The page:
We had visited the immigration museum in Puerto Madero and on our way back across the small park area in front of Retiro Station, Arne felt something on his back and two girls came up to us and said that we had birdshit on our backs and started daubing us with water and tissues. Well we realised that it was distraction and we hung onto our bags and kept turning around while the girls tried to ‘help’ us to clean the ‘birdshit’ on our tee shirts. Extraordinary birds that got both of us on our backs (and my ‘hit’ was even in the shape of a zorro sign!) and not our heads. We then both spotted a guy not far away and at that point the girls disappeared. My t shirt was ruined as it was some kind of dark liquid which I couldn’t get off. I later googled ‘birdshit scam Buenos Aires’ and it is a regular type of scam around BA and in front of Retiro Station – they usually try this distraction try to get the day packs that people are carrying. I keep a small amount of cash in my bag and my cards are kept in my old running belt which is unobtrusive and well under my clothes.
This week it was extraordinarily hot in Buenos Aires – 37 degrees and humid. We had a couple of sticky journeys on the Subte and hot treks across the city so since there were a few cinemas in Belgrano so decided to retreat to the comfort of the air-conditioned cinema on a couple of afternoons – Friday is the cheap day in the multiplex in Belgrano ARS60 (£3) – and the films are sub-titled and not dubbed into Spanish. Mind you, the first part of ‘Lion’ when its set in India is in Hindi and Bengali………..
Colonia del Sacremento is in South West Uruguay – and we had planned that we could travel from Tilcara to Colonia in one day. It was a bit of a tight schedule as our flight from Salta to Buenos Aires was changed to leave a couple of hours later than when we originally booked.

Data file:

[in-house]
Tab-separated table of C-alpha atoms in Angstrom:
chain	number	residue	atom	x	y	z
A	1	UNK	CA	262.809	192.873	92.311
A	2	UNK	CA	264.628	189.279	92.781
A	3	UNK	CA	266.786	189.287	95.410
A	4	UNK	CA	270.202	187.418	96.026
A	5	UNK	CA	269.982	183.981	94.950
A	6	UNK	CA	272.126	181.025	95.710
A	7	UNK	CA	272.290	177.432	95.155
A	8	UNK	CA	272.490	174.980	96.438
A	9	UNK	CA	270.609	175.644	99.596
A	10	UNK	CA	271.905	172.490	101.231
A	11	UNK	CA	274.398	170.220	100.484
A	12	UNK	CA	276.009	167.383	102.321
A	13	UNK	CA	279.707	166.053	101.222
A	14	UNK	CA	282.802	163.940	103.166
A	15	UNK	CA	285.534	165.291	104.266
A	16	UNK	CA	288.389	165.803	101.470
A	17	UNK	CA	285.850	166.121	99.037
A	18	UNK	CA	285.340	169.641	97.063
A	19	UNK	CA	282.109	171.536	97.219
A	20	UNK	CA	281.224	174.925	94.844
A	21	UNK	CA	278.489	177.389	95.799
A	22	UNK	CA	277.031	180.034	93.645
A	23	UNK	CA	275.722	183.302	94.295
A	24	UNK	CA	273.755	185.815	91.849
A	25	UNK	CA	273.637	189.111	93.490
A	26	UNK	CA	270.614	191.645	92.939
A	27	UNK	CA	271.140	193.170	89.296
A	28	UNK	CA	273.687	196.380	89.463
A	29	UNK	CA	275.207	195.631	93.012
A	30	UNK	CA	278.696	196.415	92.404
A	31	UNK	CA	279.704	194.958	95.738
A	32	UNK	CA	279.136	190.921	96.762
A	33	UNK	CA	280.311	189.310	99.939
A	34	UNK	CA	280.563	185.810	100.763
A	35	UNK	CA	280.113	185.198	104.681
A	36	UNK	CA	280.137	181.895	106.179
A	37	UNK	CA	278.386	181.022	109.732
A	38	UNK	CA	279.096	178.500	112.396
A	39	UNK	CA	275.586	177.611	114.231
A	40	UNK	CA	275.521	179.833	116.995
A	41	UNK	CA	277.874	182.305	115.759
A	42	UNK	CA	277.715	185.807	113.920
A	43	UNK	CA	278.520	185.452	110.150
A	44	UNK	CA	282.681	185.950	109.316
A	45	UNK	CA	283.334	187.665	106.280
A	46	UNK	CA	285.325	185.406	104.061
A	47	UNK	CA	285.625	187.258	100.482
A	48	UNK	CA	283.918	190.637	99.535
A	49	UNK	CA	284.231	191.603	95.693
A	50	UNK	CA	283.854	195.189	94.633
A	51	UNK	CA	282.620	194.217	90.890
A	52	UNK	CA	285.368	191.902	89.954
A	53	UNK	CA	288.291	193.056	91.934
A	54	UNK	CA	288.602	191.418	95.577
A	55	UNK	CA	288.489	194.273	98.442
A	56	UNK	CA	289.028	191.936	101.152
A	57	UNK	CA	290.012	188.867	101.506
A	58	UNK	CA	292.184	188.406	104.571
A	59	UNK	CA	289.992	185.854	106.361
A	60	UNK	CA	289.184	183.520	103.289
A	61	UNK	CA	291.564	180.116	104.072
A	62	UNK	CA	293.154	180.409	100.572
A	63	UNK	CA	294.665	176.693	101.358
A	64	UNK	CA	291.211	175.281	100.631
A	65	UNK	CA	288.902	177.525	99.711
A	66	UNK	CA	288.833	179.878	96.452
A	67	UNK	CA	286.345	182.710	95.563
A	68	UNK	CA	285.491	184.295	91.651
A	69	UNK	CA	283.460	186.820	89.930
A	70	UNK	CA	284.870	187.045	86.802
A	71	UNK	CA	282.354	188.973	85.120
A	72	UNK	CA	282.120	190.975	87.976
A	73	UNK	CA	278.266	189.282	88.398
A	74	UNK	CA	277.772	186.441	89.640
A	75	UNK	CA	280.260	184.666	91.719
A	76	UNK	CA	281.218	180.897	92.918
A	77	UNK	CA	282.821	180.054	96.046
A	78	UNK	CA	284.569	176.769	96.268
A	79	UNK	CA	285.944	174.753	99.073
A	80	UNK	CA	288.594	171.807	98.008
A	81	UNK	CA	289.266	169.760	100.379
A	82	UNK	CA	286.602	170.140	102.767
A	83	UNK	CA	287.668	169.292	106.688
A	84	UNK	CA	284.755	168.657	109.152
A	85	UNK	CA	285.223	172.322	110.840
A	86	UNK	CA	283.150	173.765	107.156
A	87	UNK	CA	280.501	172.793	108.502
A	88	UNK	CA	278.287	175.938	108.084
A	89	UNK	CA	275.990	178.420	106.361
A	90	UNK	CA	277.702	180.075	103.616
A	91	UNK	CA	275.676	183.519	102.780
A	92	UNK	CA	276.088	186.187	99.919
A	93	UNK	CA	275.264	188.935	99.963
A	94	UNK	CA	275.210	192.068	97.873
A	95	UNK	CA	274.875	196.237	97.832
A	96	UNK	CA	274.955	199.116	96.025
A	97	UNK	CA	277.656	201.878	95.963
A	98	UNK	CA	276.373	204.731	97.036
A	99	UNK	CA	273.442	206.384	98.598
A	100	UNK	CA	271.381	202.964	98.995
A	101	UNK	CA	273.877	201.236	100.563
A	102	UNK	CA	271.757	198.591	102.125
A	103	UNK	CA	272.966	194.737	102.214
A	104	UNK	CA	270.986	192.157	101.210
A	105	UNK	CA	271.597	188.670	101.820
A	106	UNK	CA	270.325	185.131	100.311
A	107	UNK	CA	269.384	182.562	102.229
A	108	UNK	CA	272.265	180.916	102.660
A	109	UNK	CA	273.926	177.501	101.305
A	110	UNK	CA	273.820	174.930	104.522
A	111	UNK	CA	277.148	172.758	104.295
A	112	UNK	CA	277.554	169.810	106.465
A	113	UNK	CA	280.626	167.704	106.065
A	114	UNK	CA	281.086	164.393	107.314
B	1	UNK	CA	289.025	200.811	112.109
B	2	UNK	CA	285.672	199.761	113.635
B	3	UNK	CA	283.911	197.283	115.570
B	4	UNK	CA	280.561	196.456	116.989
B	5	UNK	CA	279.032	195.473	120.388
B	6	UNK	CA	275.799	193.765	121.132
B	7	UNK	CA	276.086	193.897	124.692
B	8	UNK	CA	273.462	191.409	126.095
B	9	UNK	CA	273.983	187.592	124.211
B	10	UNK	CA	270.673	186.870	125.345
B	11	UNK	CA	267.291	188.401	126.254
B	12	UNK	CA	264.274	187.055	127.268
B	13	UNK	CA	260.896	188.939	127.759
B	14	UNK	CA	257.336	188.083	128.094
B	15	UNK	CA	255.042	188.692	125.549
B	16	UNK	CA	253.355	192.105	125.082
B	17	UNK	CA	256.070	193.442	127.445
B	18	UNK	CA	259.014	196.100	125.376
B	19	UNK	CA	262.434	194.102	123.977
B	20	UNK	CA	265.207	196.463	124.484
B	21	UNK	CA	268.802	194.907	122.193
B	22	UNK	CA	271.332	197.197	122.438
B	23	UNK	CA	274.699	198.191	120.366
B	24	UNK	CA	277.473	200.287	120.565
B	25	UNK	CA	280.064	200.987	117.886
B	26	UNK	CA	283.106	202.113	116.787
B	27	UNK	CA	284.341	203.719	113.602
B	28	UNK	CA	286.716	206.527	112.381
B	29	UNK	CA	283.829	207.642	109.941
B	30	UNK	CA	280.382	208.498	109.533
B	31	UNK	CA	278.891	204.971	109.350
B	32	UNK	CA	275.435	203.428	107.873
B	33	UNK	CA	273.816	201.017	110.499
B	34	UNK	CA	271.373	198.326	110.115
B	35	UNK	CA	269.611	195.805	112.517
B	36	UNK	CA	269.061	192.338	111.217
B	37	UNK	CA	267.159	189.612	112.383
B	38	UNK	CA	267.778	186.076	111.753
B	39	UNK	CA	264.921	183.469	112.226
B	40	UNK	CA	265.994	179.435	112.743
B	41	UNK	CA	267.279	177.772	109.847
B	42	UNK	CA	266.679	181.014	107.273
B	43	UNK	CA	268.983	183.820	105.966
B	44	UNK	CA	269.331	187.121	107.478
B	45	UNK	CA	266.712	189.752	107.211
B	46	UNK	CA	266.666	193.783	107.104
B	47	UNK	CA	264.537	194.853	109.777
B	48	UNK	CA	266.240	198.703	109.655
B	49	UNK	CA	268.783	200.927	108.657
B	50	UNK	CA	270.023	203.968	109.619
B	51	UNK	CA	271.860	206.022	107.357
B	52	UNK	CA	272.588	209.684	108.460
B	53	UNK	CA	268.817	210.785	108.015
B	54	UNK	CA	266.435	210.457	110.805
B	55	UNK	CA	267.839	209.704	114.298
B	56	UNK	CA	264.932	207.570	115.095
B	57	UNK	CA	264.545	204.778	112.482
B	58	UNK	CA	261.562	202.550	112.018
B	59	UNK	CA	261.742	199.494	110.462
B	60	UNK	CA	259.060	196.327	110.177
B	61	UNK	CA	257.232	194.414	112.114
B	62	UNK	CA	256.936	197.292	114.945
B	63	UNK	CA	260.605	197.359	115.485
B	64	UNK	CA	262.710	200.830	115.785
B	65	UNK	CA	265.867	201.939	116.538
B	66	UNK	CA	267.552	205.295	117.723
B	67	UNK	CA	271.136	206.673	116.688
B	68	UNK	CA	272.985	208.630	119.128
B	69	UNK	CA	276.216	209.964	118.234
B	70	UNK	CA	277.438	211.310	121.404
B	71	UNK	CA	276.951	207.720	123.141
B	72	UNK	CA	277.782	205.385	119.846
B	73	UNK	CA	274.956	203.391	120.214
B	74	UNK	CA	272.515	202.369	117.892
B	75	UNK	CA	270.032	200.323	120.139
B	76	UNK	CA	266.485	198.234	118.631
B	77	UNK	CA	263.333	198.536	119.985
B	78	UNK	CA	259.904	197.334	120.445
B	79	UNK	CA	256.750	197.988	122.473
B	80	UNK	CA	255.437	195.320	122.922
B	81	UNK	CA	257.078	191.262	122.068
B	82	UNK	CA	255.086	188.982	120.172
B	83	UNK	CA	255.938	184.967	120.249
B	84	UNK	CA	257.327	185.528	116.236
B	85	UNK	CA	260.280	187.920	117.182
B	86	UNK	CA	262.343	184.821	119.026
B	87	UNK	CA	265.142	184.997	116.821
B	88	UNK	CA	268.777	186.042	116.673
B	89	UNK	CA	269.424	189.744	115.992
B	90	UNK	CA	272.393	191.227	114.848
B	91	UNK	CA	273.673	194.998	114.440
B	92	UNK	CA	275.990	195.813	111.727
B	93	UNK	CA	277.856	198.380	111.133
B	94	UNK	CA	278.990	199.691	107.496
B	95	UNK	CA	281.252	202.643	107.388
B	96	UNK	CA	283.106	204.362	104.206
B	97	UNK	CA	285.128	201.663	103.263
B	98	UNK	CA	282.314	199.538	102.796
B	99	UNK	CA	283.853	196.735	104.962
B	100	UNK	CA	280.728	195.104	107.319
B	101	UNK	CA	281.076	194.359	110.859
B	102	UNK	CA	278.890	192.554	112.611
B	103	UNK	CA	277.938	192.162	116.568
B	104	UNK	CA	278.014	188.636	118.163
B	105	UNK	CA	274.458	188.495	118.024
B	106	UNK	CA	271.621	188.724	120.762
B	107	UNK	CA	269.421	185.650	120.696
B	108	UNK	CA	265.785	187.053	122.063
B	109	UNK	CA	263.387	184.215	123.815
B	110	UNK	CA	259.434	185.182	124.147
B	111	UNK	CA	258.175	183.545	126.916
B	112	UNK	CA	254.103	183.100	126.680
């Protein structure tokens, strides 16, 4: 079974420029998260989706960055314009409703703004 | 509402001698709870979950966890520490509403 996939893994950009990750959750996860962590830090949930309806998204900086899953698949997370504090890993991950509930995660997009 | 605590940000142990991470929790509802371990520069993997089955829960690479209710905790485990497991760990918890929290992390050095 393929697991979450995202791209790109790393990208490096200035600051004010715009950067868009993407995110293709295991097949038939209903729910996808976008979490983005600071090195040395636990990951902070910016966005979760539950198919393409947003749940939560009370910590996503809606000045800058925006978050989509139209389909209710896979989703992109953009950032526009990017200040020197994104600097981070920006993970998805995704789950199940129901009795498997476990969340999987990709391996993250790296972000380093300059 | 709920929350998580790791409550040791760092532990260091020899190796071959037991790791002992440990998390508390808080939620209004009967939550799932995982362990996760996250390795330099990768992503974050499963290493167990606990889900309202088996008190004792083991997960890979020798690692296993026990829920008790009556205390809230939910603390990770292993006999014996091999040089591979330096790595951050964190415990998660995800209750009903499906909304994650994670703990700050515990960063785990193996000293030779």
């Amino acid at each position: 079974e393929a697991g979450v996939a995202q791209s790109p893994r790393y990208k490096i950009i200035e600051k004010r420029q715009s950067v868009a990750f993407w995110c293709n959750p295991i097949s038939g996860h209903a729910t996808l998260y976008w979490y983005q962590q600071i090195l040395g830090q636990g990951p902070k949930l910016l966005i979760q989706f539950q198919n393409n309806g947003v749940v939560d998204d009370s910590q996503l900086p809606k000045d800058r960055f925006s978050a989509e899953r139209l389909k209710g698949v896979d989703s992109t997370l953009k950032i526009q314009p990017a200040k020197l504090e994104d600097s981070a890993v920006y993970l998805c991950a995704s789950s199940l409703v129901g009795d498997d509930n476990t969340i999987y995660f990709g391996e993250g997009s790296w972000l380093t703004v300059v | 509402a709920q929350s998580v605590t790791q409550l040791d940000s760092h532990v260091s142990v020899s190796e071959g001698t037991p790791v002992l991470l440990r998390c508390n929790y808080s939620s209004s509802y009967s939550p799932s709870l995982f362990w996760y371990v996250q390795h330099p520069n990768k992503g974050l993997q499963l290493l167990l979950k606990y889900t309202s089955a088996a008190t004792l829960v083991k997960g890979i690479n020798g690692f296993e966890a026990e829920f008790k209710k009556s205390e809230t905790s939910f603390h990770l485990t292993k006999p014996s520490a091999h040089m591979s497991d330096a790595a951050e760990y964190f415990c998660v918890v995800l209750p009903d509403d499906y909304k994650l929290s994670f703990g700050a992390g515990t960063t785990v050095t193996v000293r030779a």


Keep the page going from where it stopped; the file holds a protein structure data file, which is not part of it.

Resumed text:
Driving back to Salta from Tilcara we took the faster roads from Jujuy and so avoiding any jungle roads. In principal we had more time on our hands but perhaps we lost that when we arrived in Salta from a different direction……
The flight was delayed slightly – weather conditions (which made the flight marvellously bumpy!) – so when we got to Buenos Aires we caught the Colonia Express . There were a few choices of quite fast ferries across the River Plata to Colonia so we picked one based on our arrival time in Buenos Aires. All were about a 30 minute taxi drive away. It was a bit chaotic buying the ticket but we caught a ferry and got to Colonia in the early evening.
The old town is a world heritage site and we stayed in a delightful airbnb right in the historic centre with cobbled streets, pretty old buildings and old cars
About 80 km from Tilcara are the Salinas Grandes of Jujuy – salt plains. It takes about an hour of climbing from Purmamarca – over a paved road which snakes gently upwards with panoramic views looking back towards the Rio Grande. The road leads on to Chile.
The salt flats are bright white and can be seen as you cross over the pass. We noticed that a lot of the salt seems to have disappeared in the last 9 years and the size was not as expansive as we remembered. There were also a number of lorries lifting the salt – none now. It is thought that this can be due to climate change and the mining that has been going on.
We returned to Purmamarca and stopped to photo the winding road’s descent to the valley. When we carried on and reached the bus in the photo, we were flagged down by a bus company employee and gave him a lift to Purmamarca so that he could reach his bus company so that he could get assistance for the broken down bus! It was a long distance bus on its way from Corrientes to Chile and was now stuck without Airco or a phone signal…..
Purmamarca is another pretty little town in the Province of Jujuy with a colourful market in the main square and surrounded by more colourful mountains.